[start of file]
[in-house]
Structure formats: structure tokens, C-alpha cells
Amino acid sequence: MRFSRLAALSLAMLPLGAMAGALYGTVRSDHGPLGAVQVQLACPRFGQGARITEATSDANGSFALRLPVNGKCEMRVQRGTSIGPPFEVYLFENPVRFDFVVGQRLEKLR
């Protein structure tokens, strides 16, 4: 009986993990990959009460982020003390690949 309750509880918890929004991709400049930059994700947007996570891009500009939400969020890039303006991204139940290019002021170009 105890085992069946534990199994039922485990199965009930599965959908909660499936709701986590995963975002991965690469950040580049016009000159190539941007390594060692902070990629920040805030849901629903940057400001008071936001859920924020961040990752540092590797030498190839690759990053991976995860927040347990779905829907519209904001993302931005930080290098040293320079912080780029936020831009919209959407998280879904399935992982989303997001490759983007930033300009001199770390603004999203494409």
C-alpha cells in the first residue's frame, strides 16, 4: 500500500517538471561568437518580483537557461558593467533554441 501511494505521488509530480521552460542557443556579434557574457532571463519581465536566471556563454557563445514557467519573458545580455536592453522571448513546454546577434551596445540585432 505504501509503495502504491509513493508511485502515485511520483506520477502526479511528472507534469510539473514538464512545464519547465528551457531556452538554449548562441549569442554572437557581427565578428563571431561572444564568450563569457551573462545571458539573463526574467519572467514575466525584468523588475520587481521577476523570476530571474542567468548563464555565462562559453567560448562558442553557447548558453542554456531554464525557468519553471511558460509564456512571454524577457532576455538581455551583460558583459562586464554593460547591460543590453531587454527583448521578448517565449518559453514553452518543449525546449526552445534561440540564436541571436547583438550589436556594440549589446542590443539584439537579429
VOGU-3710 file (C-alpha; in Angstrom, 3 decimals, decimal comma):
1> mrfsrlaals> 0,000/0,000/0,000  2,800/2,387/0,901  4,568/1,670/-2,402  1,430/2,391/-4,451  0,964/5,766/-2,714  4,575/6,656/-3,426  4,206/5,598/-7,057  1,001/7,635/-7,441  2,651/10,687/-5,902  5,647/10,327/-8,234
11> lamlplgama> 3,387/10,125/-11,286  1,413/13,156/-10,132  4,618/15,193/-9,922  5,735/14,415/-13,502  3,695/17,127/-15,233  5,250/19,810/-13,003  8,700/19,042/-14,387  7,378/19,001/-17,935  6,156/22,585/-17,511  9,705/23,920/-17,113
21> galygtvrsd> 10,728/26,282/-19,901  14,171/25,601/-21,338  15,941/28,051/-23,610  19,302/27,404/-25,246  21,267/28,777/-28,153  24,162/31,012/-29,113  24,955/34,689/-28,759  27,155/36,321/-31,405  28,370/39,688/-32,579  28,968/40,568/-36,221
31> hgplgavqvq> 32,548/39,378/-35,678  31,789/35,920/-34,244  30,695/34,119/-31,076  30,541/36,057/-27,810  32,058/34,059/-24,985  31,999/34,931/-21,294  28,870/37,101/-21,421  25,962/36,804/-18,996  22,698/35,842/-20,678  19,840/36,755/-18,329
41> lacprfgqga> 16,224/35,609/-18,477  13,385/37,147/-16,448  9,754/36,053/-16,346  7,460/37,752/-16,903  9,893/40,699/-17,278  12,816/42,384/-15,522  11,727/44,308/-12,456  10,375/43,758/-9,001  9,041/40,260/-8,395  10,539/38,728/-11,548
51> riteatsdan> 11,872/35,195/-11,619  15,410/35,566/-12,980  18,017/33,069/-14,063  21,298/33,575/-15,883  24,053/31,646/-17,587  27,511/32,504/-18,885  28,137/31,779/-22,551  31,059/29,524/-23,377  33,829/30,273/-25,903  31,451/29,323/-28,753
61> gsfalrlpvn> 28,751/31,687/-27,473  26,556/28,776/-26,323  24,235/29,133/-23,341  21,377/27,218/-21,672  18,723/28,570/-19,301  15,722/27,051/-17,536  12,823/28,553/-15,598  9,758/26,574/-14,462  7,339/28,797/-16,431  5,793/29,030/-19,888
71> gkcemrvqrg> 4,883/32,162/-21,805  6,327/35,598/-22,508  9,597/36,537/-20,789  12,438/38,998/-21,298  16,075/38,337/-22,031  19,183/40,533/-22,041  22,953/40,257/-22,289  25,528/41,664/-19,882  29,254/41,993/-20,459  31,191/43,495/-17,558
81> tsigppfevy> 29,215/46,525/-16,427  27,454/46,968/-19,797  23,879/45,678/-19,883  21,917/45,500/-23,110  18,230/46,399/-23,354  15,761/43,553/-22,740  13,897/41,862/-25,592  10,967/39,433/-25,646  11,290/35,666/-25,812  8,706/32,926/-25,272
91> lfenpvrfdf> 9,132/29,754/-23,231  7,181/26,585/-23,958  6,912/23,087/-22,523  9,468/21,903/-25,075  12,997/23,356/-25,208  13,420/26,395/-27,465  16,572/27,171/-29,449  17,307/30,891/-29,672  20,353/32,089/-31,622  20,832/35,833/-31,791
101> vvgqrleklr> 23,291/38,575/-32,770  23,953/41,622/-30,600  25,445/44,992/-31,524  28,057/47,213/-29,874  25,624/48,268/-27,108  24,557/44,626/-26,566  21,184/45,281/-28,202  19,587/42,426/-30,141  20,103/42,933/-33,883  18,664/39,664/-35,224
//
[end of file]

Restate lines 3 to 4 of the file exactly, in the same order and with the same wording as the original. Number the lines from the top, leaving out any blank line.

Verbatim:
Amino acid sequence: MRFSRLAALSLAMLPLGAMAGALYGTVRSDHGPLGAVQVQLACPRFGQGARITEATSDANGSFALRLPVNGKCEMRVQRGTSIGPPFEVYLFENPVRFDFVVGQRLEKLR
């Protein structure tokens, strides 16, 4: 009986993990990959009460982020003390690949 309750509880918890929004991709400049930059994700947007996570891009500009939400969020890039303006991204139940290019002021170009 105890085992069946534990199994039922485990199965009930599965959908909660499936709701986590995963975002991965690469950040580049016009000159190539941007390594060692902070990629920040805030849901629903940057400001008071936001859920924020961040990752540092590797030498190839690759990053991976995860927040347990779905829907519209904001993302931005930080290098040293320079912080780029936020831009919209959407998280879904399935992982989303997001490759983007930033300009001199770390603004999203494409």